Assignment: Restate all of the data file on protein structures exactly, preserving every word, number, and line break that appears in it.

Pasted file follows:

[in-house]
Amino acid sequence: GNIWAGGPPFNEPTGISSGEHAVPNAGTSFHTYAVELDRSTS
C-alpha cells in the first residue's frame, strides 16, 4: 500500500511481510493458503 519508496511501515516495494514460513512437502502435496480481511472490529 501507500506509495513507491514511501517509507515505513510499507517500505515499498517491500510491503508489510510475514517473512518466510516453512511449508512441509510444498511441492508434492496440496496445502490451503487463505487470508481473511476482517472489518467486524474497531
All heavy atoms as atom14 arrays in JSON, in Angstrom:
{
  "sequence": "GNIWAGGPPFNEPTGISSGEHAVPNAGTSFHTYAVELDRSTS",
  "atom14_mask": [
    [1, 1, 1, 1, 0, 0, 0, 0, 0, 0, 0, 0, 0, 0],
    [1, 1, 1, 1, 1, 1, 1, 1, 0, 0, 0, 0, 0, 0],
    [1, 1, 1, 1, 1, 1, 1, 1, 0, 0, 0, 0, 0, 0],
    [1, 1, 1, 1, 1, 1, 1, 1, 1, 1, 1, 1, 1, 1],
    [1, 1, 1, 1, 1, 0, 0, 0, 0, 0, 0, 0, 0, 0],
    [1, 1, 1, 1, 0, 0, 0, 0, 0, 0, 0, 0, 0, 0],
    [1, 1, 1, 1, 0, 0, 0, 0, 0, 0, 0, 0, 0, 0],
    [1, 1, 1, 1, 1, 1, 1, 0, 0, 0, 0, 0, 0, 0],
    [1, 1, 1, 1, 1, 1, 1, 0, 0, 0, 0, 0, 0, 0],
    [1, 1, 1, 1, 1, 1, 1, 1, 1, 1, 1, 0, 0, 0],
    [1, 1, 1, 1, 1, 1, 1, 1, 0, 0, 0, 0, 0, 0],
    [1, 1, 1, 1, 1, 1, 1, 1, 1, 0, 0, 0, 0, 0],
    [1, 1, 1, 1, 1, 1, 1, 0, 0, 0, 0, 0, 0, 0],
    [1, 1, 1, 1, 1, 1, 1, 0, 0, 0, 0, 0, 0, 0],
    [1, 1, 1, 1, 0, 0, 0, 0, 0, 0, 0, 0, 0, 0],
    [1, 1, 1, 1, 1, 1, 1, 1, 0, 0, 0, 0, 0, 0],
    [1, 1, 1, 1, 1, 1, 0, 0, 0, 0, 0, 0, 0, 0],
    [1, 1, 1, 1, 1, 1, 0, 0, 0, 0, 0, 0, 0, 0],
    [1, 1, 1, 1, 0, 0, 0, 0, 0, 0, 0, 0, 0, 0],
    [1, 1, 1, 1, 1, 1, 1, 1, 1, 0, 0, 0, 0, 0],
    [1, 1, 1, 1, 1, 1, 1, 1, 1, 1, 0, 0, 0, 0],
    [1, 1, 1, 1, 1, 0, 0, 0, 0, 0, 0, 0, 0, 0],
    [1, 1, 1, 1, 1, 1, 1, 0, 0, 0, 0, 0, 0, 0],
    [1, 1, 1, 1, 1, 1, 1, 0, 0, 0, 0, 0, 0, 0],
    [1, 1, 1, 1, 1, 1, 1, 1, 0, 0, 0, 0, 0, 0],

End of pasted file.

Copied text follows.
[in-house]
Amino acid sequence: GNIWAGGPPFNEPTGISSGEHAVPNAGTSFHTYAVELDRSTS
C-alpha cells in the first residue's frame, strides 16, 4: 500500500511481510493458503 519508496511501515516495494514460513512437502502435496480481511472490529 501507500506509495513507491514511501517509507515505513510499507517500505515499498517491500510491503508489510510475514517473512518466510516453512511449508512441509510444498511441492508434492496440496496445502490451503487463505487470508481473511476482517472489518467486524474497531
All heavy atoms as atom14 arrays in JSON, in Angstrom:
{
  "sequence": "GNIWAGGPPFNEPTGISSGEHAVPNAGTSFHTYAVELDRSTS",
  "atom14_mask": [
    [1, 1, 1, 1, 0, 0, 0, 0, 0, 0, 0, 0, 0, 0],
    [1, 1, 1, 1, 1, 1, 1, 1, 0, 0, 0, 0, 0, 0],
    [1, 1, 1, 1, 1, 1, 1, 1, 0, 0, 0, 0, 0, 0],
    [1, 1, 1, 1, 1, 1, 1, 1, 1, 1, 1, 1, 1, 1],
    [1, 1, 1, 1, 1, 0, 0, 0, 0, 0, 0, 0, 0, 0],
    [1, 1, 1, 1, 0, 0, 0, 0, 0, 0, 0, 0, 0, 0],
    [1, 1, 1, 1, 0, 0, 0, 0, 0, 0, 0, 0, 0, 0],
    [1, 1, 1, 1, 1, 1, 1, 0, 0, 0, 0, 0, 0, 0],
    [1, 1, 1, 1, 1, 1, 1, 0, 0, 0, 0, 0, 0, 0],
    [1, 1, 1, 1, 1, 1, 1, 1, 1, 1, 1, 0, 0, 0],
    [1, 1, 1, 1, 1, 1, 1, 1, 0, 0, 0, 0, 0, 0],
    [1, 1, 1, 1, 1, 1, 1, 1, 1, 0, 0, 0, 0, 0],
    [1, 1, 1, 1, 1, 1, 1, 0, 0, 0, 0, 0, 0, 0],
    [1, 1, 1, 1, 1, 1, 1, 0, 0, 0, 0, 0, 0, 0],
    [1, 1, 1, 1, 0, 0, 0, 0, 0, 0, 0, 0, 0, 0],
    [1, 1, 1, 1, 1, 1, 1, 1, 0, 0, 0, 0, 0, 0],
    [1, 1, 1, 1, 1, 1, 0, 0, 0, 0, 0, 0, 0, 0],
    [1, 1, 1, 1, 1, 1, 0, 0, 0, 0, 0, 0, 0, 0],
    [1, 1, 1, 1, 0, 0, 0, 0, 0, 0, 0, 0, 0, 0],
    [1, 1, 1, 1, 1, 1, 1, 1, 1, 0, 0, 0, 0, 0],
    [1, 1, 1, 1, 1, 1, 1, 1, 1, 1, 0, 0, 0, 0],
    [1, 1, 1, 1, 1, 0, 0, 0, 0, 0, 0, 0, 0, 0],
    [1, 1, 1, 1, 1, 1, 1, 0, 0, 0, 0, 0, 0, 0],
    [1, 1, 1, 1, 1, 1, 1, 0, 0, 0, 0, 0, 0, 0],
    [1, 1, 1, 1, 1, 1, 1, 1, 0, 0, 0, 0, 0, 0],